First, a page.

Despite setting out to present a utopian vision of bioregional economics in the U.K, where we have a long history of dislocation from our local land as a resource base, the book is arguably stronger on critique than on proposals and political strategy. Following Karl Polanyi’s account of the ‘great transformation’, Molly Scott-Cato argues eloquently for the need to reverse the processes of enclosure, market economics, even urbanisation. Given the urgency of the need to move towards a more sustainable economy she discusses land reform, and flags up the possibility that we may need to requisition and reallocate landed estates. She also emphasises that the imperative to abandon economic growth makes the issue of equity much more pressing. Our common wealth needs to be shared, both locally and globally. Political decolonisation in the twentieth century doesn’t seem to have reached the point where ‘we’ in the U.K are willing to question the legitimacy of importing crops grown in places where people don’t have enough to eat.
So far, so encouraging, but there are, perhaps inevitably, some striking omissions from this ‘self-consciously utopian enterprise’. The bioregions that Molly Scott Cato discusses are rural, and the economic activities she describes and advocates are predominantly craft skills, and permaculture. Cities, in this vision, would be limited by the carrying capacity of their rural hinterland, but the complexities of this scenario are not explored. Scott Cato admits that her bioregional perspective has little to offer (yet?) in terms of the provisioning needs of inhabitants of the mega-cities of the global South.
Perhaps she was right to focus on areas she has an attachment to and refrain from discussing, or attempting to map, bioregions in other parts of Britain, but the geological map presented as ‘suggestive of bioregional boundaries’ is not very helpful to those of us living elsewhere. Where I live, for example, Lower Carboniferous rocks stretch from the South Pennines up to the Lowlands of Scotland. Regional geographers used to divide England into about ten regions, radiating outwards from the metropolitan centre. One of the difficulties with this was that, even by the 1960’s, a process of homogenisation was already eroding presumed regional distinctiveness. Although regions might be porous, fluid, and internally diverse, people ‘repeatedly seek to construct them as closed and bounded as a way of protecting their interests…’. Uneven regional development has long been identified as an intrinsic feature of capitalist space economy.(3) There’s clearly a danger that a retreat into localism and self sufficiency could enshrine inequality. Molly Scott Cato therefore highlights the need for a redistributive framework of governance, both locally and globally.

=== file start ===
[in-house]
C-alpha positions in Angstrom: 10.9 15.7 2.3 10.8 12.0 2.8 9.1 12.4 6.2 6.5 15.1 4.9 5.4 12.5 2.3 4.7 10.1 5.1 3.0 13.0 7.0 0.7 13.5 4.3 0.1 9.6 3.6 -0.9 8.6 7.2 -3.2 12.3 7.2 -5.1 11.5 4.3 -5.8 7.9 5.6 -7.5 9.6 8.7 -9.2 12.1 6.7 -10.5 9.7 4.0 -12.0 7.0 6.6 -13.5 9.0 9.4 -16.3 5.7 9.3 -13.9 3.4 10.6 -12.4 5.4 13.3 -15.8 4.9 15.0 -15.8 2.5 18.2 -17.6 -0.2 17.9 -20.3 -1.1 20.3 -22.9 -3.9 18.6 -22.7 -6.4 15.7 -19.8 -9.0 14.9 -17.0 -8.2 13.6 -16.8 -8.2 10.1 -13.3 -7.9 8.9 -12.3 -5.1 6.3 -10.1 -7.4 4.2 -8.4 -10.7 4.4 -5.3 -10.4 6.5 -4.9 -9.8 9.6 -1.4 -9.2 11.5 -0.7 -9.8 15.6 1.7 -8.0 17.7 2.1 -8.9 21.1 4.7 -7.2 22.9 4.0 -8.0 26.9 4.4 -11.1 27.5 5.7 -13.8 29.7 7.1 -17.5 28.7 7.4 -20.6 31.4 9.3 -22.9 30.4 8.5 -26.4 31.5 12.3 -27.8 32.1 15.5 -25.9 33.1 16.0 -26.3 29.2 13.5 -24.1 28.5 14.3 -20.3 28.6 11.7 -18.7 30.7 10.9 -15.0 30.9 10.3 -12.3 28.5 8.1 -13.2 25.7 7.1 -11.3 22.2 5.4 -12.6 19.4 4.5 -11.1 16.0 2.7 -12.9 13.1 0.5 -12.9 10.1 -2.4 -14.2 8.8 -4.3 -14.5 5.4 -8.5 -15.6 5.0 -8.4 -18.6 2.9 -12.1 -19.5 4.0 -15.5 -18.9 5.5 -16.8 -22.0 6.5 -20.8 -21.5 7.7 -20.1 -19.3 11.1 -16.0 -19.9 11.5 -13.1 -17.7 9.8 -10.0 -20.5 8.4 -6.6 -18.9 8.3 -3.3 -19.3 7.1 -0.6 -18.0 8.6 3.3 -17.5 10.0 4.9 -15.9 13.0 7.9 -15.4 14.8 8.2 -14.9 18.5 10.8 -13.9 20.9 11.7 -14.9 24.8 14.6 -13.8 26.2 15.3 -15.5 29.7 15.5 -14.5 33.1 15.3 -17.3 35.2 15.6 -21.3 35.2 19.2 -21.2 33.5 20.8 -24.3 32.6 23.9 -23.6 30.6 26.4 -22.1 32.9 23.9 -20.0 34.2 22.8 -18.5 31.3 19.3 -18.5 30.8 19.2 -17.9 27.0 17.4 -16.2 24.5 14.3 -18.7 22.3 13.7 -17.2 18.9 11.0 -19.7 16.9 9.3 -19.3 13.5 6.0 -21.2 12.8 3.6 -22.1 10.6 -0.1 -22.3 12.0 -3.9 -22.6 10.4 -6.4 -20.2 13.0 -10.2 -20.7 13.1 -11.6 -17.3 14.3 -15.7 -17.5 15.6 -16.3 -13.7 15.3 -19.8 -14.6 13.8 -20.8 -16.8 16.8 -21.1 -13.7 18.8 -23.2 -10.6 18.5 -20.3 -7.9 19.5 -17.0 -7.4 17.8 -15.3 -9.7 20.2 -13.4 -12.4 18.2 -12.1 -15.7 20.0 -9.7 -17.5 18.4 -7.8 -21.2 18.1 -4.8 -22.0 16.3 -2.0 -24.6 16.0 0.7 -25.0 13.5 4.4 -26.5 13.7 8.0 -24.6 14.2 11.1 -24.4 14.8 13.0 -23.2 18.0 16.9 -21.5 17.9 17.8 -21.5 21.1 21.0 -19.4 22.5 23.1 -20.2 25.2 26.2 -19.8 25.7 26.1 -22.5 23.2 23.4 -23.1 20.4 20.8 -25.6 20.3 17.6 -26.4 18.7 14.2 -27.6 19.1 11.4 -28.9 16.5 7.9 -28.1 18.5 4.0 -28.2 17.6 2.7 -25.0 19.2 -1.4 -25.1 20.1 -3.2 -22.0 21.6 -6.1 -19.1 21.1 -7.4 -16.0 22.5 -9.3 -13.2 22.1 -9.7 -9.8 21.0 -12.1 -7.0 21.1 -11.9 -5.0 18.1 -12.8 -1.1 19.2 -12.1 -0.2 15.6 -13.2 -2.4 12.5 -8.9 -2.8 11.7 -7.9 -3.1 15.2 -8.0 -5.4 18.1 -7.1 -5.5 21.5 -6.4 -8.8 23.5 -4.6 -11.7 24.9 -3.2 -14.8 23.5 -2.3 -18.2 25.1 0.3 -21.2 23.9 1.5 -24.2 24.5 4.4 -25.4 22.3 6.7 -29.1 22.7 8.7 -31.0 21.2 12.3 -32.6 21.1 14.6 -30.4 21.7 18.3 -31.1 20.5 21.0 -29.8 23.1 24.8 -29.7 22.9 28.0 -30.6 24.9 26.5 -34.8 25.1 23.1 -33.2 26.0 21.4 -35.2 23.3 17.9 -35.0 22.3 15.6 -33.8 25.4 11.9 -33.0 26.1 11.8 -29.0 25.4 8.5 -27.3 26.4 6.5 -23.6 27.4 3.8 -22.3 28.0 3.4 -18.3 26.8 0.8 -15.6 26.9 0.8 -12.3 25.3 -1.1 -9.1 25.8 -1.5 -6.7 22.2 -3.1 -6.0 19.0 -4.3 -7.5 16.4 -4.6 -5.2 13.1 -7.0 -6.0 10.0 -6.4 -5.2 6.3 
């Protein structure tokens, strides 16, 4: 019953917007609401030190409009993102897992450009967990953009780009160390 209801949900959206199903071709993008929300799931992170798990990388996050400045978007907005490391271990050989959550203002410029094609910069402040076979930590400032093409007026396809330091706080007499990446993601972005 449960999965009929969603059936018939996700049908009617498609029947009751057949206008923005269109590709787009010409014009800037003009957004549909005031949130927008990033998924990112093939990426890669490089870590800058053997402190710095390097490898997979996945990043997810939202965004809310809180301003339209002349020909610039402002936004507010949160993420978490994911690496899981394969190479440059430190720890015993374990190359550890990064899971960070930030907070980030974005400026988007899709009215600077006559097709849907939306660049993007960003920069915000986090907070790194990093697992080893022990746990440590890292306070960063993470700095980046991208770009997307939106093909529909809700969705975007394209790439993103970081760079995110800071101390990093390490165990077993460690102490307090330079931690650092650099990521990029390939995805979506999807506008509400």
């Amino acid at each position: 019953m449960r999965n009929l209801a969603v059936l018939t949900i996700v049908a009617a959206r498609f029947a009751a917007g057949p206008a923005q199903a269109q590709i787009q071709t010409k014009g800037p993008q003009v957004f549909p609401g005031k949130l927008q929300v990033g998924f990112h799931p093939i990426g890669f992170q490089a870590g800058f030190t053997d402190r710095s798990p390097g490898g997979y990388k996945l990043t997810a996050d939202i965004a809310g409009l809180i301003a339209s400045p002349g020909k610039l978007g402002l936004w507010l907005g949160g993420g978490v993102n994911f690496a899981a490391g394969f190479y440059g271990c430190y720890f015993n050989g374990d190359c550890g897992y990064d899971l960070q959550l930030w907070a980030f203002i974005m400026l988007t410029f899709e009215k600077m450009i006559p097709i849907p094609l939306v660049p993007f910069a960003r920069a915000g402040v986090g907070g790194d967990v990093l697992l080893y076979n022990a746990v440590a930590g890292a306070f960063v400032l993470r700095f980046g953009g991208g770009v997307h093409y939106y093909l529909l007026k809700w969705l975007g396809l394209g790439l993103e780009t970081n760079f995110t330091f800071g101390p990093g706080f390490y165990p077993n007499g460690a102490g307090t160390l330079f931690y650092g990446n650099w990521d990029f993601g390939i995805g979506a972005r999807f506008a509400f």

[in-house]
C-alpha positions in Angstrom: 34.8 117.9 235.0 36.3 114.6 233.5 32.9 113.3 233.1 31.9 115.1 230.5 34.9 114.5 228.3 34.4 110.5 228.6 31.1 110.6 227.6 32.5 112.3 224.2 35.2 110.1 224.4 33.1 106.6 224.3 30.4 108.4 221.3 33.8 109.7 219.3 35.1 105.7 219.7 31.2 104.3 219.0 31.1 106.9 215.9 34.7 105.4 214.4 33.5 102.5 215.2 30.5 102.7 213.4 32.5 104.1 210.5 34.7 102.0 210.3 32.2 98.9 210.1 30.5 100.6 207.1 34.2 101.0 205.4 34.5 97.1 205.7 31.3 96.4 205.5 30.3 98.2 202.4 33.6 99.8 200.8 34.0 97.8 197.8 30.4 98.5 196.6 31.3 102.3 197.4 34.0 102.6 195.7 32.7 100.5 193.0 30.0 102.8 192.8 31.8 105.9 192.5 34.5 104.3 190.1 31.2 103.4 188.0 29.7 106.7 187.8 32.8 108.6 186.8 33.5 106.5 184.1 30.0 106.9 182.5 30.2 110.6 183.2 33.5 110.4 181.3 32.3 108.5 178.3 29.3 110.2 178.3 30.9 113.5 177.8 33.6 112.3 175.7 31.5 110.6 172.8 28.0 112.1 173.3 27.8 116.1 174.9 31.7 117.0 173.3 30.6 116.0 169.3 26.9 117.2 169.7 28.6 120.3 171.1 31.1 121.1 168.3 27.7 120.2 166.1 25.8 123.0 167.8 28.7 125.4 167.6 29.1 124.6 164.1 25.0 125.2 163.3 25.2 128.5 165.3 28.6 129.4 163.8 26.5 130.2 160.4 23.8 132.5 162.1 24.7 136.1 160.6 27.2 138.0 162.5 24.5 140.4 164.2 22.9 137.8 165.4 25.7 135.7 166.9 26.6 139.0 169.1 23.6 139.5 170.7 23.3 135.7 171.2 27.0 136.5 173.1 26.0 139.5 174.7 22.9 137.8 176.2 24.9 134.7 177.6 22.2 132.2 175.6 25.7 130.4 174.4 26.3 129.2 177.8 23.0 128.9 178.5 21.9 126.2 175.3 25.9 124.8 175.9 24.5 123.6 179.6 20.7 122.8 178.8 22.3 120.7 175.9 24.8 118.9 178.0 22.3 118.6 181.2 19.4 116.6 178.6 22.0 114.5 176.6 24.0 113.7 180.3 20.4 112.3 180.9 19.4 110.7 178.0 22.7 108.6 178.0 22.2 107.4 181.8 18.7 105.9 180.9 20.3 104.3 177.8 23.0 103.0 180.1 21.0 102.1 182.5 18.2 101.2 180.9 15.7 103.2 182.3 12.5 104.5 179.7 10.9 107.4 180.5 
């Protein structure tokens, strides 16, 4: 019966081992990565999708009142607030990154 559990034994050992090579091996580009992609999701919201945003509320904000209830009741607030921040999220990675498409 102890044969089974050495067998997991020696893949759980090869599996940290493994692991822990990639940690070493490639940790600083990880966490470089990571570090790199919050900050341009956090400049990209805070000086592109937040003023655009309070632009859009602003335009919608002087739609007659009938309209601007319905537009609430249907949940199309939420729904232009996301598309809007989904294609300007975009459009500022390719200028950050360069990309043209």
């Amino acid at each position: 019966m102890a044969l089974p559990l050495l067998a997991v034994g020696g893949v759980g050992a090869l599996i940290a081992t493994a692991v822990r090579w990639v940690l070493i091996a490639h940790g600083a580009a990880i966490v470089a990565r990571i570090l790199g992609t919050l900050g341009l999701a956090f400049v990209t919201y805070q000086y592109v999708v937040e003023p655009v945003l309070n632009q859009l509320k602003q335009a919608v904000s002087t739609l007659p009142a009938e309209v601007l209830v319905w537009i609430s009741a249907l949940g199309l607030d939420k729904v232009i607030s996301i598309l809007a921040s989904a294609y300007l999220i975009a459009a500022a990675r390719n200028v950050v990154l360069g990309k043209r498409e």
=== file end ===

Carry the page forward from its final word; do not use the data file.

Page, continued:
Not much is said about the history of regional administration in the U.K, or of institutions that have critically engaged with regional political economy and/or political ecology (has the latter term lost currency?), and been closed down for their troubles (the Community Development Projects in the 1970’s, the G.L.C. in the 1980’s, the Centre for Human Ecology closed by Edinburgh University in 1996, but still going as an independent community based organisation). I would like to have seen more on the complex questions of population, and the carrying capacity of the land, on power relations and political realities, and on relations between human communities and other than human beings, but The Bioregional Economy works well as an inspirational source book, and Molly Scott Cato concludes by inviting other contributions to this important debate.
Molly Scott Cato, The Bioregional Economy; Land, Liberty, and the Pursuit of Happiness, Earthscan/Routledge, 2013.
Some Other Sources:
(1) Thayer, R.L. Life-Place. Bioregional Thought and Practice, University of California Press, 2003.
(2) David Harvey, Justice, Nature and the Geography of Difference, Blackwell,1996.
(3) Ray Hudson, Geographers and the Regional Problem, in Ron Johnston and Michael Williams, eds, A Century of British Geography’.
Kirkpatrick Sale, Mother of All, An Introduction to Bioregionalism, E.F.Schumacher Society, 1984/1999.
This Post was sparked by the recent Animist Blog Carnival issue on Bioregionalism.